James K. Polk and the Civil War

On a recent trip to Franklin, Tennessee, we visited the James K. Polk House in Columbia, Tennessee.  Polk, who was President from 1845-1849, actually only lived there for a few years, but it is the only remaining Polk residence which also has family artifacts.

Polk’s determination to go to war with Mexico was in many ways one of the key determinants of the Civil War.  The new lands the U.S. won, plus Texas, were the inevitable subject of political debate as to the expansion of slavery.   The Compromise of 1850 stemmed the tide toward secession for a while, but the election of Lincoln heading a party which opposed the expansion of slavery in the new territories led to the war.

Pictured are the house, placards in front of the house, and the monument on the Capital grounds in Raleigh, North Carolina depicting the three presidents born in that state, Polk, Andrew Jackson, and Andrew Johnson.  Note that on Polk’s part of the statue it states, “He Enlarged Our National Boundaries.”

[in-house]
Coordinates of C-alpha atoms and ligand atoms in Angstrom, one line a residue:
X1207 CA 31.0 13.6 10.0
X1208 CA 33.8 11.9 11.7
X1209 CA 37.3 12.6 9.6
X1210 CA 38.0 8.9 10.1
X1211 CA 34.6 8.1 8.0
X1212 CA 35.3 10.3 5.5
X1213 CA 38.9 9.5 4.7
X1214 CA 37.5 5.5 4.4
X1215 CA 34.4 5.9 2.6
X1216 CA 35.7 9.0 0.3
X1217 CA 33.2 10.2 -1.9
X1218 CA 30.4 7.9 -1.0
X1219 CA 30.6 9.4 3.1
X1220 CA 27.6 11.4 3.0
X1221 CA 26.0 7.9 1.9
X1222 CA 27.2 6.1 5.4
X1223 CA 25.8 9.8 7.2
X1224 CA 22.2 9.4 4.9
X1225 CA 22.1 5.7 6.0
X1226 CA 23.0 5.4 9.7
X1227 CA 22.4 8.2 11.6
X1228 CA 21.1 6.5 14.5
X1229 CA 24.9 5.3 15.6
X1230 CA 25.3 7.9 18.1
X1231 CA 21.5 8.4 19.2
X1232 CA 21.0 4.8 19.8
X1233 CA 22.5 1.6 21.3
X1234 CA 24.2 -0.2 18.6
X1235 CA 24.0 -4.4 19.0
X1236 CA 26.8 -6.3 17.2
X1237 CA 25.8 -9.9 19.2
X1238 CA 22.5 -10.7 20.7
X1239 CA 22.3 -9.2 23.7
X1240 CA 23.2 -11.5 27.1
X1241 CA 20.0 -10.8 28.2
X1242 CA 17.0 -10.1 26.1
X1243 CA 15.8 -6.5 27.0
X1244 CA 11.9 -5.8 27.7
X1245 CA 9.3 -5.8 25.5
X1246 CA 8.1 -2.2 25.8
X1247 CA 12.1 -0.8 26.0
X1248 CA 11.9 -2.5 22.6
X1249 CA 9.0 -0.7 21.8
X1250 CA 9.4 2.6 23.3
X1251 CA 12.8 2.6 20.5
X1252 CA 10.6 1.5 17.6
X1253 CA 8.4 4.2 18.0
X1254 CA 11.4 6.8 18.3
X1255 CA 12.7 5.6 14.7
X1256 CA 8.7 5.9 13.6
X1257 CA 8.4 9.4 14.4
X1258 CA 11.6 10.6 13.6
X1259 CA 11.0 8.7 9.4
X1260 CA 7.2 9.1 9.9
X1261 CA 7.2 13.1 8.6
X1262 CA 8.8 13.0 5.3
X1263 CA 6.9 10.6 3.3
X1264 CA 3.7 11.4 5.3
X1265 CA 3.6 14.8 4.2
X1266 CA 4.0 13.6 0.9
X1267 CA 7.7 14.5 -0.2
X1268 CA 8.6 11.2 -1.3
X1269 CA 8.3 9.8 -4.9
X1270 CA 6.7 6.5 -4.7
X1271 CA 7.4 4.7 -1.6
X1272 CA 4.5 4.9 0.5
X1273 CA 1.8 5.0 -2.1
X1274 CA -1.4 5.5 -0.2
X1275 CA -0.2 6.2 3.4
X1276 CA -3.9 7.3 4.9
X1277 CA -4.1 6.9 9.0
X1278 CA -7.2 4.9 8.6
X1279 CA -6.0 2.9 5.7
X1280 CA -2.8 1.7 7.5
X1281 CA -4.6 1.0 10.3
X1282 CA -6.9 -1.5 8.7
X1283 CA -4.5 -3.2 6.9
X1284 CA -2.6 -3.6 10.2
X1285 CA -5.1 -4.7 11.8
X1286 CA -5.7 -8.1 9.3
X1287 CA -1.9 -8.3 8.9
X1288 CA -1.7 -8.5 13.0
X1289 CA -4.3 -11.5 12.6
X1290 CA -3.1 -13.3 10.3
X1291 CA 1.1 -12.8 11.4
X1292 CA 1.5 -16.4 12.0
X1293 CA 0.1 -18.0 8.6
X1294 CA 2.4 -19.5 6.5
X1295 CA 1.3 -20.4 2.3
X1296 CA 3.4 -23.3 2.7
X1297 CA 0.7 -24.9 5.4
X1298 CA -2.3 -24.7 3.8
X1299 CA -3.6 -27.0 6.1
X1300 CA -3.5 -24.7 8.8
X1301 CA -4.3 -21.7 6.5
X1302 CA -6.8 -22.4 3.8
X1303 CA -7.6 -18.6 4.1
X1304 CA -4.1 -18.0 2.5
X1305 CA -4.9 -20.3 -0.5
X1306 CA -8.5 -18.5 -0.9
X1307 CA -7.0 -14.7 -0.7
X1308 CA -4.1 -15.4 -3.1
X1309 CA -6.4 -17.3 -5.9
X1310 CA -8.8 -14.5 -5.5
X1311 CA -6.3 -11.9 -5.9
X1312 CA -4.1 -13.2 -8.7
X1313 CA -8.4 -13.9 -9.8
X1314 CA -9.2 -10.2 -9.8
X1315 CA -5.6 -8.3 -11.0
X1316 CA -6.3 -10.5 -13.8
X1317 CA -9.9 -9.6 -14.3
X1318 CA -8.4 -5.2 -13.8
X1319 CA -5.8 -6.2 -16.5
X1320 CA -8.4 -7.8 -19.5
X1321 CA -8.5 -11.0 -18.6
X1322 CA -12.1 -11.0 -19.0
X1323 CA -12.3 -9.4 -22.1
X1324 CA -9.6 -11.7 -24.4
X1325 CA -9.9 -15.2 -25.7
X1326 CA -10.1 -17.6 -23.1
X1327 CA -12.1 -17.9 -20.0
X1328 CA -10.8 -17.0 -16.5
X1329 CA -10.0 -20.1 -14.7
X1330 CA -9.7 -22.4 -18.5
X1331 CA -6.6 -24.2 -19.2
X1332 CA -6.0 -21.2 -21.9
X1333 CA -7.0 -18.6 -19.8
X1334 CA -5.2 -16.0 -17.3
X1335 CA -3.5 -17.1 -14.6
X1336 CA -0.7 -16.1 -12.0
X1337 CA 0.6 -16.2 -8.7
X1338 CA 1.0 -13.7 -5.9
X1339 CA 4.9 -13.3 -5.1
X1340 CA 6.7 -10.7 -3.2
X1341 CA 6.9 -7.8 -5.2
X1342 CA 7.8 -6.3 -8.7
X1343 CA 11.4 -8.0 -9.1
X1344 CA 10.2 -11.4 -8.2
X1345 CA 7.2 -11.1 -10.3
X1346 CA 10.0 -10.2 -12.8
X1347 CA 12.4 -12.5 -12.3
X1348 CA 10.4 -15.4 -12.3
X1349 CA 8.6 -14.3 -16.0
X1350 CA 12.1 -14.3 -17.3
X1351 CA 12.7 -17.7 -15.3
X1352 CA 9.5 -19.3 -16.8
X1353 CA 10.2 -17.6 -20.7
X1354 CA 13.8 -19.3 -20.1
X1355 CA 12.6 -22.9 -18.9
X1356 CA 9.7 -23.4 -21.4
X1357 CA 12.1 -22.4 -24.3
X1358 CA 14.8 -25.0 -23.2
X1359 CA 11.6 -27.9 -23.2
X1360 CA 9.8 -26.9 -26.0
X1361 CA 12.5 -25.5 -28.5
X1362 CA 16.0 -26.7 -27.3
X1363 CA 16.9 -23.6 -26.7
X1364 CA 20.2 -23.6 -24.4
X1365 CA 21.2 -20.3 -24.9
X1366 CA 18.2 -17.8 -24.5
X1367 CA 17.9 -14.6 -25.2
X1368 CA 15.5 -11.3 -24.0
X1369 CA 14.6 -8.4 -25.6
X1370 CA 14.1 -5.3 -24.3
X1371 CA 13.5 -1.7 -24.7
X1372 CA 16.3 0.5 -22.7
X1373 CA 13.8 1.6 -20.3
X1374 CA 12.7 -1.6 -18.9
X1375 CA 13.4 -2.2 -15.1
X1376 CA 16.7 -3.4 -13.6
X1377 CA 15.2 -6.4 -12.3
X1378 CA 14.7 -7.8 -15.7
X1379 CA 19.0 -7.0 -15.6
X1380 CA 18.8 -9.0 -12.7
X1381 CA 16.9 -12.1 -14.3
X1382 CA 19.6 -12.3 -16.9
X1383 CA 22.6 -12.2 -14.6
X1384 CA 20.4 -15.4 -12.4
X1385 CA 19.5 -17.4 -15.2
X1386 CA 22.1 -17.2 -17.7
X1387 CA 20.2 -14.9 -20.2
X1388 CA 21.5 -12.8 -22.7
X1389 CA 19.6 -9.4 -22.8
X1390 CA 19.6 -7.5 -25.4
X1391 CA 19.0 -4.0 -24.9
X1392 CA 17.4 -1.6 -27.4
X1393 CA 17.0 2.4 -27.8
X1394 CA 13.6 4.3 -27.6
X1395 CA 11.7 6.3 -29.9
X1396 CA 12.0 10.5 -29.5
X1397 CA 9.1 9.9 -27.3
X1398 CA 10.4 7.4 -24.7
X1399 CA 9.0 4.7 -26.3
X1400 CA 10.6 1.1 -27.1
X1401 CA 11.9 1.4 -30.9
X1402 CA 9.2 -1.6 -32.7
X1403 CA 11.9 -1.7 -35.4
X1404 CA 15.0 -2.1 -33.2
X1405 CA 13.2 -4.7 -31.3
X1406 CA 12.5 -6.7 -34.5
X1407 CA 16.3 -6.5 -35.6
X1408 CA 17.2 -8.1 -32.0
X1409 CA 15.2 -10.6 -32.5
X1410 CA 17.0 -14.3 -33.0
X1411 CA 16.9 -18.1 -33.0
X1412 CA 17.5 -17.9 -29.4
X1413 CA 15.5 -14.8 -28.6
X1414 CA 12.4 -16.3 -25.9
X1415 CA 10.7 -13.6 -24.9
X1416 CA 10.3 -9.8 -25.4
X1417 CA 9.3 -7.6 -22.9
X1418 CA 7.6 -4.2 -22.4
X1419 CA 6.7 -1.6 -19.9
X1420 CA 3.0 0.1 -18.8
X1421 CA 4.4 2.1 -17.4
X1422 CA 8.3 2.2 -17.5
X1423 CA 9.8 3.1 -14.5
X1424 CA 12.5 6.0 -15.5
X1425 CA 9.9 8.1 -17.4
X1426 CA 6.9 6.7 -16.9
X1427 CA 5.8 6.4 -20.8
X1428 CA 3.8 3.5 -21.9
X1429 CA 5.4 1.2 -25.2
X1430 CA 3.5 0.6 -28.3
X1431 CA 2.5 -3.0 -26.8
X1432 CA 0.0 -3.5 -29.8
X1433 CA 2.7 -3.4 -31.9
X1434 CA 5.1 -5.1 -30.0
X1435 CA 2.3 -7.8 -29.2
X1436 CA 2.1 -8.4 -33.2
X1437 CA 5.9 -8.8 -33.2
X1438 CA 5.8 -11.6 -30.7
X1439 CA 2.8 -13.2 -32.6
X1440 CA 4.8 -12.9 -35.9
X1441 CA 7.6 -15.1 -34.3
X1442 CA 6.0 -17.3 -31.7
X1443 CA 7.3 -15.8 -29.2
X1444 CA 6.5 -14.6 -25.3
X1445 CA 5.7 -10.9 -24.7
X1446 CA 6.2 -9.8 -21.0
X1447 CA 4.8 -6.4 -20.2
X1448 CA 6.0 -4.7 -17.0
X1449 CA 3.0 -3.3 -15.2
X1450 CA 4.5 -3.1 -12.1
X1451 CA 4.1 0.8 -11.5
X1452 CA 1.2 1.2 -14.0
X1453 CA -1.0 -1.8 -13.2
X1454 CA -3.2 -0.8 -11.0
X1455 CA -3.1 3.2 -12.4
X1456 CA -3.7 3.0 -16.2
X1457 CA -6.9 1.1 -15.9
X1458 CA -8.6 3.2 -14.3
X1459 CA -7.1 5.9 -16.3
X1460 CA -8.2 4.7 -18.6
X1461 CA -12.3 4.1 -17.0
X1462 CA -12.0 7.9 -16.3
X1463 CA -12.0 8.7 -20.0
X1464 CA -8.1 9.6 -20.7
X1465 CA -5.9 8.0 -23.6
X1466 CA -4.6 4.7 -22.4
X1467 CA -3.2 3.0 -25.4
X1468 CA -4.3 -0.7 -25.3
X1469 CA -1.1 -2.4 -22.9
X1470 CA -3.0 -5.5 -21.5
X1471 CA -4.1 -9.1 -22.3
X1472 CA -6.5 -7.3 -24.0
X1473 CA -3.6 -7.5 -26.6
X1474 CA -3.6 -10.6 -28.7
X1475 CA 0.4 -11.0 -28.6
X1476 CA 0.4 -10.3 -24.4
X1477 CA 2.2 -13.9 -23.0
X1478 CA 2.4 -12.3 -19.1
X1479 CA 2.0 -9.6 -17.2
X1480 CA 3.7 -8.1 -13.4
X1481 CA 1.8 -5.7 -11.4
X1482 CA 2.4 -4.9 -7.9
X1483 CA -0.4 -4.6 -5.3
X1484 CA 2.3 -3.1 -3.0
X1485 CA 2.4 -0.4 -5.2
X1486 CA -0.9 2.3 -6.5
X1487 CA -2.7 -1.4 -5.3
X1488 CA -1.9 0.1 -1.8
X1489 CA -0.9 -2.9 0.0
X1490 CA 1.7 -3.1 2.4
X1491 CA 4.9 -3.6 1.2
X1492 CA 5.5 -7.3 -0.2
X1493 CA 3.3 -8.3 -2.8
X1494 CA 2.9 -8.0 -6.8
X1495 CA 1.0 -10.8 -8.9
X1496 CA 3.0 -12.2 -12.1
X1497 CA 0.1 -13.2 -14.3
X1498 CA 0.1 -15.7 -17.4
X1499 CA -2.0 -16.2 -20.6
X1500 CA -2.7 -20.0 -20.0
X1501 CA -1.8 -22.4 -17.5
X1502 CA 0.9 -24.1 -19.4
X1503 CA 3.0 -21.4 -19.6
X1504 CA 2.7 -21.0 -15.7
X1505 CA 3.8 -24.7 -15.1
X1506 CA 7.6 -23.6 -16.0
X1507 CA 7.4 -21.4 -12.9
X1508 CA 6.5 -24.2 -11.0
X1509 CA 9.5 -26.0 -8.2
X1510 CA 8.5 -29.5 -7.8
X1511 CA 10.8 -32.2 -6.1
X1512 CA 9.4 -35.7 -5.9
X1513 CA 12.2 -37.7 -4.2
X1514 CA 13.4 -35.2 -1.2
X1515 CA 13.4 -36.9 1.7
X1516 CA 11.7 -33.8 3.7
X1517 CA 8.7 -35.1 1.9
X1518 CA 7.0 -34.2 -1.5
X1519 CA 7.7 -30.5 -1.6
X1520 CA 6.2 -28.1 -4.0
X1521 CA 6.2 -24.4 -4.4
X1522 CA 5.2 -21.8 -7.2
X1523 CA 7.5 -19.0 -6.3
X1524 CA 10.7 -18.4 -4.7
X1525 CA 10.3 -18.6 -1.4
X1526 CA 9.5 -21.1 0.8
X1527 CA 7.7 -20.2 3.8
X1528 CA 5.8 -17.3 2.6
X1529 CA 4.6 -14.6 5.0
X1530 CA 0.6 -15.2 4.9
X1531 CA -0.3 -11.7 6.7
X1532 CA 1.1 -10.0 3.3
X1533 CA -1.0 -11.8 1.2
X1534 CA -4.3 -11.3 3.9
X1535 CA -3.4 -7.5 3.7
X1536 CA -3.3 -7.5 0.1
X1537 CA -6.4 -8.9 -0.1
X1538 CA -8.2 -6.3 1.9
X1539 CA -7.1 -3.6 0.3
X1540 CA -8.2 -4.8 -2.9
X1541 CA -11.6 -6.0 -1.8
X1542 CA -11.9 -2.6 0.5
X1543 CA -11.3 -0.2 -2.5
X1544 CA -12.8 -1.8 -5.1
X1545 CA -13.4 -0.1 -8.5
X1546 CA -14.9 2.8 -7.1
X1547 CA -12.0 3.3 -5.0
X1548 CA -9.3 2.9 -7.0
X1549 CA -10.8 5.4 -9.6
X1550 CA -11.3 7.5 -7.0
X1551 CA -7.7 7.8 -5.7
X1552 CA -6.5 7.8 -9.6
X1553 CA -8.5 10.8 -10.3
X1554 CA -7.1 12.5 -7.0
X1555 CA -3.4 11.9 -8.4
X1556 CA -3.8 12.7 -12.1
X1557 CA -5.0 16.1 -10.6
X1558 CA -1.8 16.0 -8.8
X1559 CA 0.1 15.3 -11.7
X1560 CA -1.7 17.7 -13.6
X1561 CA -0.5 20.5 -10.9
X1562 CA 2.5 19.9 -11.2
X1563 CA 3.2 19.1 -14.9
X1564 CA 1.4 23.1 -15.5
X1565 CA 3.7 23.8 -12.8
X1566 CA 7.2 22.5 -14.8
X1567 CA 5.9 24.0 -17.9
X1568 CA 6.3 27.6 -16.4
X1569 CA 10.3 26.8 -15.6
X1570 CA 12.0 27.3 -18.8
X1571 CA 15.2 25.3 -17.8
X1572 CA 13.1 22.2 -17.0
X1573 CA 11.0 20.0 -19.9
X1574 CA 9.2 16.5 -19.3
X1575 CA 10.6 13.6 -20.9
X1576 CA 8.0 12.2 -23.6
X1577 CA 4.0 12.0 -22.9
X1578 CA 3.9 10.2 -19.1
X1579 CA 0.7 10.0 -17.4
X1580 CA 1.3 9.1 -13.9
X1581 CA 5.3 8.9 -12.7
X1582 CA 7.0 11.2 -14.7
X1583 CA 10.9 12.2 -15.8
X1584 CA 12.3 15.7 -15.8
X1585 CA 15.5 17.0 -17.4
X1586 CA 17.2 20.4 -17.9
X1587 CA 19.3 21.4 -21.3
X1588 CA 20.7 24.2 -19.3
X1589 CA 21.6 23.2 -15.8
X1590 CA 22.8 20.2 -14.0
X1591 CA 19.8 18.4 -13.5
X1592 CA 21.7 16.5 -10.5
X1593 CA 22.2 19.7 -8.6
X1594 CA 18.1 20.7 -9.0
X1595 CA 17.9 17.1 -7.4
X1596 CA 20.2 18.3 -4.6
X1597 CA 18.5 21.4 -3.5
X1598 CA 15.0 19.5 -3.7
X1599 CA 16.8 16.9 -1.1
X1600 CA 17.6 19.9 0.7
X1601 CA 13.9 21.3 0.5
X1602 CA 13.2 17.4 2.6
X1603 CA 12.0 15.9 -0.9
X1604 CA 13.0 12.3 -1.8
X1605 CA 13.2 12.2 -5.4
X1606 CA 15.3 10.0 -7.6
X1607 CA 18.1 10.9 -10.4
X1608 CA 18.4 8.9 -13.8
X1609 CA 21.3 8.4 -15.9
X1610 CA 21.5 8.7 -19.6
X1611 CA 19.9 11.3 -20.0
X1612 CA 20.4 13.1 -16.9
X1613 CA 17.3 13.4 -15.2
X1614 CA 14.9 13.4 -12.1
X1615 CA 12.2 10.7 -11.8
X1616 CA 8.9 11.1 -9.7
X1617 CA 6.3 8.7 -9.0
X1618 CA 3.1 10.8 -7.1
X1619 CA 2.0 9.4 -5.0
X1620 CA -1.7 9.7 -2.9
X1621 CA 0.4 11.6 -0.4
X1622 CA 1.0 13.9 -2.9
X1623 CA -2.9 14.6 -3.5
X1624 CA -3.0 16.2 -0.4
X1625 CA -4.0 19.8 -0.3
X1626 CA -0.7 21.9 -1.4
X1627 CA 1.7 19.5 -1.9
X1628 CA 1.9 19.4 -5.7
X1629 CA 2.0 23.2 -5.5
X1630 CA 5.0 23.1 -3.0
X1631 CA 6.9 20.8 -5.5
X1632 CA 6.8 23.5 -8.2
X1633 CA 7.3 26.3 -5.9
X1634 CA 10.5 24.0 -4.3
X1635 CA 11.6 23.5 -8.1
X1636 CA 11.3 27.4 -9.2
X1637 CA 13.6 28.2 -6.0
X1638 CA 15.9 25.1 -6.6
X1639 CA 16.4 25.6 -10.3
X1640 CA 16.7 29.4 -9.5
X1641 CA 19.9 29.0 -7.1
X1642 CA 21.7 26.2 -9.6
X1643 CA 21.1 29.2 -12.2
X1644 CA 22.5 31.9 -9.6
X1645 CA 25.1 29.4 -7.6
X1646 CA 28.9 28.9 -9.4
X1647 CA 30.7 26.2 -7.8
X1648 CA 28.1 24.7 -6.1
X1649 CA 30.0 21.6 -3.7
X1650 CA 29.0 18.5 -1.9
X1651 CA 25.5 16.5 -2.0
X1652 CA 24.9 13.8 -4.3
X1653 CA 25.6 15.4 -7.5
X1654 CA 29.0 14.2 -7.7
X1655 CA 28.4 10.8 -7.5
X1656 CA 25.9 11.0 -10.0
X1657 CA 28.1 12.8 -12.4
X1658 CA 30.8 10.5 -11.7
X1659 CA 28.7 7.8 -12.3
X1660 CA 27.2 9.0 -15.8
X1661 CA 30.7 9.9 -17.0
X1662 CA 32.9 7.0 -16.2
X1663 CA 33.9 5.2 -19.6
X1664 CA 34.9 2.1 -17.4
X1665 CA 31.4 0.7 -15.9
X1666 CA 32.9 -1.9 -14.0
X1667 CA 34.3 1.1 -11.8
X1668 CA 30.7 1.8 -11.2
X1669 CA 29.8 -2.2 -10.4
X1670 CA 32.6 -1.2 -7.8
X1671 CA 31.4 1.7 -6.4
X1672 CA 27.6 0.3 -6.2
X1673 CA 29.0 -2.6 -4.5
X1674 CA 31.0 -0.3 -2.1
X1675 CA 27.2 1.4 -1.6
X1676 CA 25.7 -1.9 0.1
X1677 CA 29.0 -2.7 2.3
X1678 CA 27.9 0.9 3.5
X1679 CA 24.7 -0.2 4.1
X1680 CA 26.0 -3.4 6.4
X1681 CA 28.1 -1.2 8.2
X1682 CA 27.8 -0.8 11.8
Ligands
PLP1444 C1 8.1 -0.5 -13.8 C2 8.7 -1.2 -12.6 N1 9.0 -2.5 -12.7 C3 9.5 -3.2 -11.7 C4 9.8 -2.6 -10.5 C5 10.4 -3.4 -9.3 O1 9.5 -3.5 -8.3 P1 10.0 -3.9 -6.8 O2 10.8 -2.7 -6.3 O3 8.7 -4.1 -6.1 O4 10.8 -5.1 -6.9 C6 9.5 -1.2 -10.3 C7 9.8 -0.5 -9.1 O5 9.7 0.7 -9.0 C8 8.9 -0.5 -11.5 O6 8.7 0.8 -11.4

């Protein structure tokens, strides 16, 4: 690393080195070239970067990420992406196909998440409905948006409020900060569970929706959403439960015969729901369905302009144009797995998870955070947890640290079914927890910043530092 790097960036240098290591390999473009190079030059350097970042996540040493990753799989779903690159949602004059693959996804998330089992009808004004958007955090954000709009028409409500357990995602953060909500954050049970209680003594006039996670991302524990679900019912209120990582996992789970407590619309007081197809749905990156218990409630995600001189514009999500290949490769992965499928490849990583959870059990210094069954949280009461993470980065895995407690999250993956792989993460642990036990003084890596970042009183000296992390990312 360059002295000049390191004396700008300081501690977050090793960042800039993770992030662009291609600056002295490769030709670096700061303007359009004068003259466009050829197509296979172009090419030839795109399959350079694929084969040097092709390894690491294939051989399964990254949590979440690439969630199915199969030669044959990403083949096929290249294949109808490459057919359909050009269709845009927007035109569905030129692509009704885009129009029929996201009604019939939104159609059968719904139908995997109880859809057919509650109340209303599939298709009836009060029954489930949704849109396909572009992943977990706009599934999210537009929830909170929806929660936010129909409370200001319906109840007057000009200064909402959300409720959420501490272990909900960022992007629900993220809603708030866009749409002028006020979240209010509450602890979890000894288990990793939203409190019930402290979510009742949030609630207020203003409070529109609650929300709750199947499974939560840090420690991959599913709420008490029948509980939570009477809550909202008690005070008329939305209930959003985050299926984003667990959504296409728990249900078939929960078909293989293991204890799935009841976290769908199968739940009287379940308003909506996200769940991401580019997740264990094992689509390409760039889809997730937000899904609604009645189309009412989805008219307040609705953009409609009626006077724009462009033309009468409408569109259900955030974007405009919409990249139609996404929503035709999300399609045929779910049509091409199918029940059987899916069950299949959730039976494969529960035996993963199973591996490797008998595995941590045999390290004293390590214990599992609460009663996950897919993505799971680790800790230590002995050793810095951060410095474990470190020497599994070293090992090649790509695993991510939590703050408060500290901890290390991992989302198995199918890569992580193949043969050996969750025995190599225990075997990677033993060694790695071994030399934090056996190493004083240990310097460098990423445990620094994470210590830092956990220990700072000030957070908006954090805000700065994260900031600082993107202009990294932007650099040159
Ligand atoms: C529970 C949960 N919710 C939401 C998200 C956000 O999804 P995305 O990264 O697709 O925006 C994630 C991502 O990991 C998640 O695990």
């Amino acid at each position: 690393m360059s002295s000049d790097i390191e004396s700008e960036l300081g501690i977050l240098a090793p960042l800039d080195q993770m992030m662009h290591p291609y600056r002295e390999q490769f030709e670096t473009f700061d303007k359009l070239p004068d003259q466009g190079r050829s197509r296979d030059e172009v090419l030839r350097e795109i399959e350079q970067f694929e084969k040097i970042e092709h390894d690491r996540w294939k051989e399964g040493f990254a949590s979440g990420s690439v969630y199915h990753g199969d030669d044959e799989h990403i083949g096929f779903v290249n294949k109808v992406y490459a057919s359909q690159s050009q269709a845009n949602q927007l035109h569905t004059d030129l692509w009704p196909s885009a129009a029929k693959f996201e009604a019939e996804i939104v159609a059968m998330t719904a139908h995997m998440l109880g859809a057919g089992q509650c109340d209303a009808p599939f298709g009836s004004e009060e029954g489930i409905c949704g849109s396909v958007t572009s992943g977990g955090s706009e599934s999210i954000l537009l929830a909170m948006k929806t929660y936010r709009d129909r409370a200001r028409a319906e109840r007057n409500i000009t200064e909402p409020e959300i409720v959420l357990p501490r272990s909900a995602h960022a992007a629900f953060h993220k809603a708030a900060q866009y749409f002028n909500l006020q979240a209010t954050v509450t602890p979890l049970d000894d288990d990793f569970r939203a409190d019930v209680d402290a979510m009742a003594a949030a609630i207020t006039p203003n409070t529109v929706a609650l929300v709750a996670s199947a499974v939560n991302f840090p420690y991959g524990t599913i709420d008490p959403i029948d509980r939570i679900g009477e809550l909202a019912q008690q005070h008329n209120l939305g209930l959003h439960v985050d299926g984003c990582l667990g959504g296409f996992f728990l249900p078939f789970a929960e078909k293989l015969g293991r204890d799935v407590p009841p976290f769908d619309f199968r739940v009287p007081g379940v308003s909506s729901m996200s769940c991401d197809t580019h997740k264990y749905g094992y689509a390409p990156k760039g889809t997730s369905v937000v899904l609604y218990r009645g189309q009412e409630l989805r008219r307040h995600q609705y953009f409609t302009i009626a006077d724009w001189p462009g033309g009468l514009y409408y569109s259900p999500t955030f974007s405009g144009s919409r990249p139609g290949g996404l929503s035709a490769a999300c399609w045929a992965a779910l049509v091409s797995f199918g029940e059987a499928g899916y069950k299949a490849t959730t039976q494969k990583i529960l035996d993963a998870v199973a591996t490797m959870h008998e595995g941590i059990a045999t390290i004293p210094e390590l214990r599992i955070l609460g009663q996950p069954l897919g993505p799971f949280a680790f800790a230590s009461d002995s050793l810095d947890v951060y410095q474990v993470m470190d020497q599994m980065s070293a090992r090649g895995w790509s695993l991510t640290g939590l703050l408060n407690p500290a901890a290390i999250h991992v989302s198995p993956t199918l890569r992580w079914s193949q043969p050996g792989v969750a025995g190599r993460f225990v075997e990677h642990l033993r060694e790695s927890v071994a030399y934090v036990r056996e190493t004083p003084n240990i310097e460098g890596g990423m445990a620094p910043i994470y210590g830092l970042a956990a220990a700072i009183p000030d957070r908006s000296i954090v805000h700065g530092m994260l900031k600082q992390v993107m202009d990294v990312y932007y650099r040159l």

20200210_12460620200210_124550_HDR17TfsJ77sfVo-rPy8IQ4bX3KBOnHlxbQjr0krrrACJkZlDDoTum98CxLr85MhUI-ufgU99Nn_5SHeGbK3UUe0hBQrkPok9CqqV7rFLt1J4zNAtUMOrcbVdHTdUnz9hVRoB5TrCYWifLi3xZs5hVHc5uvwIBIXLCxORPTJaYYnacA8_GOfx7u91YPVpFZHN_epr3MSUSsEeIHod8dZYfu20180410_091302

Author: geneofva

Author of "Citizen-General: Jacob Dolson Cox and the Civil War Era," and of the upcoming "Lincoln, Antietam, and a Northern Lost Cause."

Leave a Reply

Fill in your details below or click an icon to log in:

WordPress.com Logo

You are commenting using your WordPress.com account. Log Out /  Change )

Google photo

You are commenting using your Google account. Log Out /  Change )

Twitter picture

You are commenting using your Twitter account. Log Out /  Change )

Facebook photo

You are commenting using your Facebook account. Log Out /  Change )

Connecting to %s